Department of Cell Biology

Head: Prof. Katarzyna Kwiatkowska


The Department of Cell Biology consists of research groups whose common interests address fundamental issues of plasma membrane receptor activation and signal transduction under physiological and pathological conditions. Conducted studies are closely related to distinct human diseases, including ciliopathies, inflammation, cancer, and neuromuscular diseases. Approaches range from molecular biology to whole-organism physiology.


Cilia and basal body analysis are conducted by Dr. Wloga’s group with application of molecular, biochemical, immunocyto- chemical and ultrastructural approaches. Cilia are assembled by nearly all type of cells in human body and lack or dysfunction of cilia in human lead to wide range of disorders called ciliopathies. The main goal of the group is to elucidate the molecular mecha- nisms that control cilia assembly and transduction of signal that regulates cilia beating. Particularly, studies are undertaken to iden- tify and perform functional analysis of new proteins involved in the regulation of cilia and basal bodies assembly using ciliate Tetrahymena thermophila and mammalian cells as a models. Group analyze also a role of microtubule severing proteins and microtubule posttranslational modifications in the microtubular cytoskeleton reorganization and motile cilia assembly.


Immunoresponses and their underlying mechanisms, such as TLR4 signalling in macrophages, are investigated by Prof. Kwiatkowska’s group. The essential approach is to examine how ac- tivated receptors initiate cascades of events leading to pro-inflam- matory responses of cells which are related to sepsis and several other human diseases. In particular, this group focuses on the in- volvement of lipids and proteins enriched in rafts of the plasma membrane in receptor signalling, including the role of the turnover of PI(4,5)P2, ceramide and acylated proteins in modulation of LPS-induced signalling pathways, cytokine production and sub-membrane cytoskeleton reorganization.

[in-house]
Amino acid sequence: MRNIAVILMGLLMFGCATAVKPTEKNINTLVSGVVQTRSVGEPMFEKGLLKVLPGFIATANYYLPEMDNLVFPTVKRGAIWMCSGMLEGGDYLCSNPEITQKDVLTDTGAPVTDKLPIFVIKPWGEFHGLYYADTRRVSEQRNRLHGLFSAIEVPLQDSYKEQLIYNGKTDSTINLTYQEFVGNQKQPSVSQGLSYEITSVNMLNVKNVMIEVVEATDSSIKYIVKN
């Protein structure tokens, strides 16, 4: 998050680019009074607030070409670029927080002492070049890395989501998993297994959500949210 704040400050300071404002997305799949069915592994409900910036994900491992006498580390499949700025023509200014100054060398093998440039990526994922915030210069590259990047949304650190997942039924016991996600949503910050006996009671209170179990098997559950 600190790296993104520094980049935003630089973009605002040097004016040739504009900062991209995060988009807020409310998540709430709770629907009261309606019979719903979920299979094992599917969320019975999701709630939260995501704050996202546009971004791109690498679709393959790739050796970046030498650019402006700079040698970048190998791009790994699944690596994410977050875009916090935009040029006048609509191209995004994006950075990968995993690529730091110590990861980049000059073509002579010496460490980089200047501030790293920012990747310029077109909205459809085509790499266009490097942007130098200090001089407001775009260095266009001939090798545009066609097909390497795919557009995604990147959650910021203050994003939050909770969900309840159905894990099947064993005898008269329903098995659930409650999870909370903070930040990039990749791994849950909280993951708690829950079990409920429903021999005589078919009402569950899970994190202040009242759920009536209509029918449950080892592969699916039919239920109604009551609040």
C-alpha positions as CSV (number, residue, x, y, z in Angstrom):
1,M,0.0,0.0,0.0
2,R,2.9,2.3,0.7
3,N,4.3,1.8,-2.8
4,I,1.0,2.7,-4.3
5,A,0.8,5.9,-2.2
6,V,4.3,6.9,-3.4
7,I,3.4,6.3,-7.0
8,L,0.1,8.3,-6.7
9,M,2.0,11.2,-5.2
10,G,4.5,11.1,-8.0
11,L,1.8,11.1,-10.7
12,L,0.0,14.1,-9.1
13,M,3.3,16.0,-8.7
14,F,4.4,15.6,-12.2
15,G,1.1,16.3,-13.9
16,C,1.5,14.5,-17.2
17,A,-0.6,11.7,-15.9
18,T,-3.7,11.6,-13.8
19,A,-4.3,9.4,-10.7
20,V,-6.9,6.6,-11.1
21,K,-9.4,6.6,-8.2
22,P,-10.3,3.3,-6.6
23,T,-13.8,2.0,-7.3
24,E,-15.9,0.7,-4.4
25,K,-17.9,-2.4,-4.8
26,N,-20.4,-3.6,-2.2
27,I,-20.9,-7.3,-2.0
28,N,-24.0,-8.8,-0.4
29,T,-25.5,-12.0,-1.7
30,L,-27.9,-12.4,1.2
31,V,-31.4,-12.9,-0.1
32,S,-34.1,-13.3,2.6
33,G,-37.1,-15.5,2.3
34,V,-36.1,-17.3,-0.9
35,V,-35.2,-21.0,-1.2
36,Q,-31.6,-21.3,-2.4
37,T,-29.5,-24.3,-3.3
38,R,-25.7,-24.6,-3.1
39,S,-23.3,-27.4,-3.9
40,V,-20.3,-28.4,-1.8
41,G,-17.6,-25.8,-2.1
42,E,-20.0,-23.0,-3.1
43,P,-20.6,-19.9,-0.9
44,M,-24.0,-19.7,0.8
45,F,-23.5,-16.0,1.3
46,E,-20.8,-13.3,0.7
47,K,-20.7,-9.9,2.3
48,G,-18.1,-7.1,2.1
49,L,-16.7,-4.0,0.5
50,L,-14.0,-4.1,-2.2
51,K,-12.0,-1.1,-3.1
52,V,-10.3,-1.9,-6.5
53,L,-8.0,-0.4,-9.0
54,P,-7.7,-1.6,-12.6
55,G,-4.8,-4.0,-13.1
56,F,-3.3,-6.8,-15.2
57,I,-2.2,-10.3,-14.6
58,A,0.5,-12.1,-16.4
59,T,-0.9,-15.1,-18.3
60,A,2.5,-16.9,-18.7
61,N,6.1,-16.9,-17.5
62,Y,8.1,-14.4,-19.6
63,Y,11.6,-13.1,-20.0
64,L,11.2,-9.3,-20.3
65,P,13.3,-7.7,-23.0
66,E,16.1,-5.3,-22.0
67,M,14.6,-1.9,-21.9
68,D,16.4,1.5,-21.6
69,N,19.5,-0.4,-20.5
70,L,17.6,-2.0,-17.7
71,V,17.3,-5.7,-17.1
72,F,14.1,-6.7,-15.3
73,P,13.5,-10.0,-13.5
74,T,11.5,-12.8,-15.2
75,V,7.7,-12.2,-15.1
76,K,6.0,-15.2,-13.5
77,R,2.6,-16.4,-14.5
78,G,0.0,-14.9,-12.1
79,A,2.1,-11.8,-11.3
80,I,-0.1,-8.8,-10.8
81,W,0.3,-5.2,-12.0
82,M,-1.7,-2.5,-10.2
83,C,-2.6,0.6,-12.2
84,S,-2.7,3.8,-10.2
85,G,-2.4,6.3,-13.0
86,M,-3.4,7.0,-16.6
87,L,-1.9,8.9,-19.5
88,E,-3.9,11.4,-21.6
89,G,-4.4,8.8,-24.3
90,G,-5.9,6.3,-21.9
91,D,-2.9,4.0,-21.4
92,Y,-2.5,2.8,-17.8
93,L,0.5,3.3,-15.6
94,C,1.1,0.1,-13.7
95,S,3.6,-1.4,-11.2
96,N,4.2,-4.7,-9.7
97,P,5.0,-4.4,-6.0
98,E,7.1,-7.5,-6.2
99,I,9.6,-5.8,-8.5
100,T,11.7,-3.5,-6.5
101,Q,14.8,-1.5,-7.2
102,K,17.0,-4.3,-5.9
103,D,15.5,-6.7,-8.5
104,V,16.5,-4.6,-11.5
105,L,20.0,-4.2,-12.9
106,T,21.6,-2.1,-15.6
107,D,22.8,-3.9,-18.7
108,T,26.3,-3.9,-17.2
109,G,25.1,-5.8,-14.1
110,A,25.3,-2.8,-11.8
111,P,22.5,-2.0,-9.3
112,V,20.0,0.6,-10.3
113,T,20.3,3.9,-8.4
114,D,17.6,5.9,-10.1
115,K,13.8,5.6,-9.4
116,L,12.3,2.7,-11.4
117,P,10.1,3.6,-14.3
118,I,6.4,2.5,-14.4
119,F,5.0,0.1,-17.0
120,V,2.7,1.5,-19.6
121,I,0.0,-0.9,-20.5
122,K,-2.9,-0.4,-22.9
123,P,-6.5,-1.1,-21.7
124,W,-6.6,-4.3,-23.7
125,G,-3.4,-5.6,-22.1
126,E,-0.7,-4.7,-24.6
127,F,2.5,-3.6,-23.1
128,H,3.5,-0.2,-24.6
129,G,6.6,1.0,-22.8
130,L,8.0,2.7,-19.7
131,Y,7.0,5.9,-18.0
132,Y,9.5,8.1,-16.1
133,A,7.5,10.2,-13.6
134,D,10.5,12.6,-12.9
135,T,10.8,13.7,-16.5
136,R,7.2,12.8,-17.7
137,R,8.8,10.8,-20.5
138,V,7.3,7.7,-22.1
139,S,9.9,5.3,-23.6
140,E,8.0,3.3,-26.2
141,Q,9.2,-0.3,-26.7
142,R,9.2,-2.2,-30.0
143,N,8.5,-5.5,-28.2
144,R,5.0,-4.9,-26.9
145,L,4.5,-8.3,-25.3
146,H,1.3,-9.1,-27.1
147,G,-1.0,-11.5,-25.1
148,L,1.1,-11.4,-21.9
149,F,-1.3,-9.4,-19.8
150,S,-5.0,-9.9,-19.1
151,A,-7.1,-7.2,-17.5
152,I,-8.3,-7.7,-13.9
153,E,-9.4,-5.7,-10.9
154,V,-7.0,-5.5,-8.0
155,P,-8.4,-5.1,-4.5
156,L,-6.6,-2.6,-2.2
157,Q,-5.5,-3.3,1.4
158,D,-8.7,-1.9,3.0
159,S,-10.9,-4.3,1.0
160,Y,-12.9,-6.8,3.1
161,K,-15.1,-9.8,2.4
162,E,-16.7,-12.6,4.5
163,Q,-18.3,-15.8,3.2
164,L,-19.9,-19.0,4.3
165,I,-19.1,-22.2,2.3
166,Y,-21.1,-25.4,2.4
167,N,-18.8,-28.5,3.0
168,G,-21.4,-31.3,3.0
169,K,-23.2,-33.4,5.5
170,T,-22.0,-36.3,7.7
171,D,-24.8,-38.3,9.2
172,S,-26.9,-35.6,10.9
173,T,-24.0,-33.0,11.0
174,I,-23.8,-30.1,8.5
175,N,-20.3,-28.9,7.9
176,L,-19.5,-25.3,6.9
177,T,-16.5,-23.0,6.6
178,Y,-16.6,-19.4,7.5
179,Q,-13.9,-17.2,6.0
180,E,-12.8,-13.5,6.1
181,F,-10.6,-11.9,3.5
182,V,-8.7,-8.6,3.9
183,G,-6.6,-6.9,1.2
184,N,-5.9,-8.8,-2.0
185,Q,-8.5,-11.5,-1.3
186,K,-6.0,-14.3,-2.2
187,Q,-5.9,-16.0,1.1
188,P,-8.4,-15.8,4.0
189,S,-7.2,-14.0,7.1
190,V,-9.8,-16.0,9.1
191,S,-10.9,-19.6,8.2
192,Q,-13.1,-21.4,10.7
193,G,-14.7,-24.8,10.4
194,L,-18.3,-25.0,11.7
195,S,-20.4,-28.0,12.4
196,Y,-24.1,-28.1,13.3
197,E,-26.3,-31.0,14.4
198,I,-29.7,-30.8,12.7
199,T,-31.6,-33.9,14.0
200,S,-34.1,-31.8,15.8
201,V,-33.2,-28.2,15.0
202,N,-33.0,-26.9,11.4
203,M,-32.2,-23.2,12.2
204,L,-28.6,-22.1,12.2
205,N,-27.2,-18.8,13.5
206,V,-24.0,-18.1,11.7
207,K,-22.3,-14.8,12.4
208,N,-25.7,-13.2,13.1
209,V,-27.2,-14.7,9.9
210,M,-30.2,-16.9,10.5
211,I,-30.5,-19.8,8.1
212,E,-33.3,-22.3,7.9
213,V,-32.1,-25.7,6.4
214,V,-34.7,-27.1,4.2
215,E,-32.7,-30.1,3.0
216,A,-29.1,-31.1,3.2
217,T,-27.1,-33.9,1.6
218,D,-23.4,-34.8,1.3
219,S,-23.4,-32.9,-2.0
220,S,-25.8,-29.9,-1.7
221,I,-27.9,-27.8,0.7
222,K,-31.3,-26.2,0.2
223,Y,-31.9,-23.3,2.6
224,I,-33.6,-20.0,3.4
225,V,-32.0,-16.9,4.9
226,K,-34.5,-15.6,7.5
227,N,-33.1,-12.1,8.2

Grainyhead-like (GRHL) transcription factors in signal transduction in mammalian cells are investigated by Dr. Wilanowski’s group. The research is focused on regulation of gene expression by the GRHL proteins, regulation of expression of GRHL genes and post-translational regulation of the activity of GRHL factors. The studies aim at unraveling the mechanisms of GRHL functions in health and disease, in particular, on roles of the GRHL factors in various types of cancer.


Synapse development and neuronal organization are investigated by Dr. Prószyński’s group, which uses mouse models including conditional knockout mice to elucidate mechanisms un- derlying cytoskeleton organization in synaptogenesis and during neuronal development. The research is focused on candidate genes that were identified in biochemical screens with the aim to understand their function in the organization of neuromuscular junctions as well as in the development of neuronal networks in the central nervous system.